Díaz Calls for Pragmatism in Spain’s Socialist Party Campaign

In her battle for control of the party, Susana Díaz must convince Socialists their best hopes lie in the center.

Susana Díaz, the president of Andalusia, answers questions from regional lawmakers in Seville, March 16
Susana Díaz, the president of Andalusia, answers questions from regional lawmakers in Seville, March 16 (Junta de Andalucía)

Susana Díaz, the president of Spain’s most populous region, has formally announced her candidacy for the leadership of the opposition Socialist Party, telling supporters in Madrid, “We will win and we will govern.”

Díaz represents the pragmatic wing of the party. She faces two more left-wing opponents: Pedro Sánchez, the former party leader, and Patxi López, the former president of the Basque Country.

Of the two, Sánchez is the most serious challenger. If he prevails, the Socialists could adopt a more adversarial approach to the minority right-wing government of Mariano Rajoy.

If Díaz wins the leadership election, her party would likely continue to cooperate with Rajoy on crucial legislation.

180,000 Socialist Party members will decide in May.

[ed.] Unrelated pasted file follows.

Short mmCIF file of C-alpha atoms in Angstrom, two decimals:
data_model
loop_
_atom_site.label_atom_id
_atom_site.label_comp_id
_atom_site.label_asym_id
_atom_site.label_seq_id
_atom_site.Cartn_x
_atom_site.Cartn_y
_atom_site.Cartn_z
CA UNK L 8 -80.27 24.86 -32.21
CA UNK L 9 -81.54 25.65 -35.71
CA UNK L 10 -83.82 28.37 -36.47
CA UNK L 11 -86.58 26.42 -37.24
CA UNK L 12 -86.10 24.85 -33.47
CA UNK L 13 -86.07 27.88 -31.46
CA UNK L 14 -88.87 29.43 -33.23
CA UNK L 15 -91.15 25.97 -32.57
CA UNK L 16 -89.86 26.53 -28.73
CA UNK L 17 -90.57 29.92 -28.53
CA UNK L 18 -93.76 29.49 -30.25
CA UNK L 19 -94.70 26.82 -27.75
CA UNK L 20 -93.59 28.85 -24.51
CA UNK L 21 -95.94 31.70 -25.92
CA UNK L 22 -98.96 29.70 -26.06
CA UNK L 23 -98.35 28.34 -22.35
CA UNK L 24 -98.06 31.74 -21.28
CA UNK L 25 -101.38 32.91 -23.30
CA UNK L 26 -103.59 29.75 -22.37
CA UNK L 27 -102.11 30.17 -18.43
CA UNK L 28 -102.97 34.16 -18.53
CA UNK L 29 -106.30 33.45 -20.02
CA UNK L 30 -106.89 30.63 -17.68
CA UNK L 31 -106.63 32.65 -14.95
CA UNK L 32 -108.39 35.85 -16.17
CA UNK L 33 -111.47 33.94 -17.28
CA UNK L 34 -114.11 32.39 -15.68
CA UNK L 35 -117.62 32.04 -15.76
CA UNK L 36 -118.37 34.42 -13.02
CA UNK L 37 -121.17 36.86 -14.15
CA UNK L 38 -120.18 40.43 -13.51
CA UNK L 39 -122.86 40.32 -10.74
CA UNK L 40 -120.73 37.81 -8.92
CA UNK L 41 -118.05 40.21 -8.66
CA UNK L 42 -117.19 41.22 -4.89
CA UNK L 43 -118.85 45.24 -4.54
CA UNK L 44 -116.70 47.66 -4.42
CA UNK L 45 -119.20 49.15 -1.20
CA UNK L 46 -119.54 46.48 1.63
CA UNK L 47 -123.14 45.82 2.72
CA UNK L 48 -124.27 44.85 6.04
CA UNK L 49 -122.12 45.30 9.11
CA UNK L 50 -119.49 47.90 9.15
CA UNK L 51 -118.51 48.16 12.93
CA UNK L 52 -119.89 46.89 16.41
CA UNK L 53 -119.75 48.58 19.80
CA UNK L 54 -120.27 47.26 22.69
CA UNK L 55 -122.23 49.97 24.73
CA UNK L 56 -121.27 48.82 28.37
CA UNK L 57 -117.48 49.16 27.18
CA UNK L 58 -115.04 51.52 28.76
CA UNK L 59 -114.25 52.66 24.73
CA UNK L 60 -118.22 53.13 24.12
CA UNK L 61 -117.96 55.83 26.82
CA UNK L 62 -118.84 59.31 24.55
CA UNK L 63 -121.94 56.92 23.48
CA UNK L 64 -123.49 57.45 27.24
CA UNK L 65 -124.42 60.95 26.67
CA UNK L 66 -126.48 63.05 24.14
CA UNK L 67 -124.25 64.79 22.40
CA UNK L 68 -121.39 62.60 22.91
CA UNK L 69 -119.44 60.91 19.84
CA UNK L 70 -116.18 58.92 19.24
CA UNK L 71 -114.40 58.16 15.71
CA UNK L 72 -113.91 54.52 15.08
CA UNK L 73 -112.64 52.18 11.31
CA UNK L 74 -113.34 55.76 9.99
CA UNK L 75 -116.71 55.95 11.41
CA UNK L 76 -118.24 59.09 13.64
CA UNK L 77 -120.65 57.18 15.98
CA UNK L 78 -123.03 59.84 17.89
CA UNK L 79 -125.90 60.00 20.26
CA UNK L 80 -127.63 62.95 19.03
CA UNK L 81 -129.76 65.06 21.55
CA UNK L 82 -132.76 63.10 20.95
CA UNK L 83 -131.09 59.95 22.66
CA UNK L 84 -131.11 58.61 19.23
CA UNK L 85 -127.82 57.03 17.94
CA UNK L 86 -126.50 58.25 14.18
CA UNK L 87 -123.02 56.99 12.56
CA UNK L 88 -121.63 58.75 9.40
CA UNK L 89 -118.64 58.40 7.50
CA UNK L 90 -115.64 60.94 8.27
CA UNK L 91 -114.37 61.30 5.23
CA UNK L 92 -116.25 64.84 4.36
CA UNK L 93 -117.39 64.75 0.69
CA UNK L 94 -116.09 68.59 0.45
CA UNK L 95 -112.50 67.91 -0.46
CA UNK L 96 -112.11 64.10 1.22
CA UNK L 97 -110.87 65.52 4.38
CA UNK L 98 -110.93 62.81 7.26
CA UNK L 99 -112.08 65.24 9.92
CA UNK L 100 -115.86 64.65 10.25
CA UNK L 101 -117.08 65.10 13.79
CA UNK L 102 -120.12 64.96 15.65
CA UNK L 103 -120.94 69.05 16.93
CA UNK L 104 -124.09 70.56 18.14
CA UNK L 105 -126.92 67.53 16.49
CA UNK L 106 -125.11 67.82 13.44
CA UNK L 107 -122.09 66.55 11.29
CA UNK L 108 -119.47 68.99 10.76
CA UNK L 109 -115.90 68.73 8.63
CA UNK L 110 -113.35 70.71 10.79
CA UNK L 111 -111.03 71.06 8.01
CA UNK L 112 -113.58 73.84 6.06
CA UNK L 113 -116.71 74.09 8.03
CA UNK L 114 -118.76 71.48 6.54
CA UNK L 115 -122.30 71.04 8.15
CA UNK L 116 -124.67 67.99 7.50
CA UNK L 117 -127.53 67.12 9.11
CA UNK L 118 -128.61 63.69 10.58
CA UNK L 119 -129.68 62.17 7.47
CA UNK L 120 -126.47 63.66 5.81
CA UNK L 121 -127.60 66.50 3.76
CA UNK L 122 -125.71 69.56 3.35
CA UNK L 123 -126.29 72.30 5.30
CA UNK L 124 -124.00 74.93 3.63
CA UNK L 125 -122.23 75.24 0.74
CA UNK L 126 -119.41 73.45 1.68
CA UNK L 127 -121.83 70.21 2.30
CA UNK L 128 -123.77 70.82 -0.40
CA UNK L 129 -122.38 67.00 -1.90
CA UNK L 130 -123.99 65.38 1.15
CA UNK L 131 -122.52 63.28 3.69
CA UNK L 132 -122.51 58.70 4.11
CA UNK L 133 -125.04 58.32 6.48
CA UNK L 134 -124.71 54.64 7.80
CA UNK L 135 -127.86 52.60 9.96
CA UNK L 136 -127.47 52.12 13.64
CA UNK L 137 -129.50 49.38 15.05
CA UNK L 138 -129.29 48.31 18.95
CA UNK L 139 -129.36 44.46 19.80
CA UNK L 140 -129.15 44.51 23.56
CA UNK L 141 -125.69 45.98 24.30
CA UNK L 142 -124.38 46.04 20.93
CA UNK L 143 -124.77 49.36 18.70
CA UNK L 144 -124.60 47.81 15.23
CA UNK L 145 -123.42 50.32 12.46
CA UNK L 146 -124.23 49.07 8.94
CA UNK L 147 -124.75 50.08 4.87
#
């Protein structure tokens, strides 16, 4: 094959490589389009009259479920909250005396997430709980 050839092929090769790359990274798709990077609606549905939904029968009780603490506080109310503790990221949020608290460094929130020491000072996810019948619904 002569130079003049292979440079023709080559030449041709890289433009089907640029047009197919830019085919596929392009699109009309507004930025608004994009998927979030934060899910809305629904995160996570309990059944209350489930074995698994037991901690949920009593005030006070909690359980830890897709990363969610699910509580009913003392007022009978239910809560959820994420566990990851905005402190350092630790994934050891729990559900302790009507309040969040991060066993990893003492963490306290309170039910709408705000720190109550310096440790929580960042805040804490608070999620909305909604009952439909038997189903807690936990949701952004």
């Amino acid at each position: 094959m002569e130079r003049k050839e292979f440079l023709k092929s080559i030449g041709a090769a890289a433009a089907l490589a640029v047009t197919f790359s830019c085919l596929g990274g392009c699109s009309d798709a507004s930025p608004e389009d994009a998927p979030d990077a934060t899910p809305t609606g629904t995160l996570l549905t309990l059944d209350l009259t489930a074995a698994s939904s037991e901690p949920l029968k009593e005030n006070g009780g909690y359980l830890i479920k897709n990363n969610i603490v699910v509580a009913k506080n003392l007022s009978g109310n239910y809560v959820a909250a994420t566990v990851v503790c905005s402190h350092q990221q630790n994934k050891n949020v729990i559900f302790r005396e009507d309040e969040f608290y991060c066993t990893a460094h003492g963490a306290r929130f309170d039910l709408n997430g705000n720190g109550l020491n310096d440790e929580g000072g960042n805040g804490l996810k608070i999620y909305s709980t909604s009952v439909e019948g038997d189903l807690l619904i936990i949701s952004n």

Plot

Díaz, who leads the regional government of Andalusia, has the support of the Socialist Party machine. She was the driving force behind a coup against Sánchez last year, after he lost the election to Rajoy a second time.

Left-wing voters split their support between the Socialists and the anti-establishment Podemos movement. Fearing further defections to the far left, Sánchez refused a deal with Rajoy that would allow the conservatives to stay in power.

Díaz and other party leaders worried that Sánchez’ intransigence could cost them support from moderate voters and plotted to remove him.

Rajoy was subsequently confirmed to a second term. Sánchez still retains support from the party grassroots.

Hearts and minds

Díaz’ challenge will be convincing the Socialists they can only get back into power by clinging to the center.

Sánchez argues that the party ought to win back young and disillusioned voters from Podemos instead.

A similar struggle between hearts and minds played out in Podemos itself this year.

The party’s deputy leader, Iñigo Errejón, moved against longtime leader Pablo Iglesias in February on a platform of accommodation with the center-left.

Iglesias prevailed on a commitment to hard-left principle, which could keep Podemos in opposition so long as it fails to win an absolute majority.

Support

Polls show support for the mainstream Socialists has changed little from the 22 percent they won in the most recent election.

Rajoy’s conservatives are polling north of 30 percent, enough for a plurality but not an outright majority of the seats in parliament.

Podemos splits the remainder with the centrist Ciudadanos and regionalist parties.

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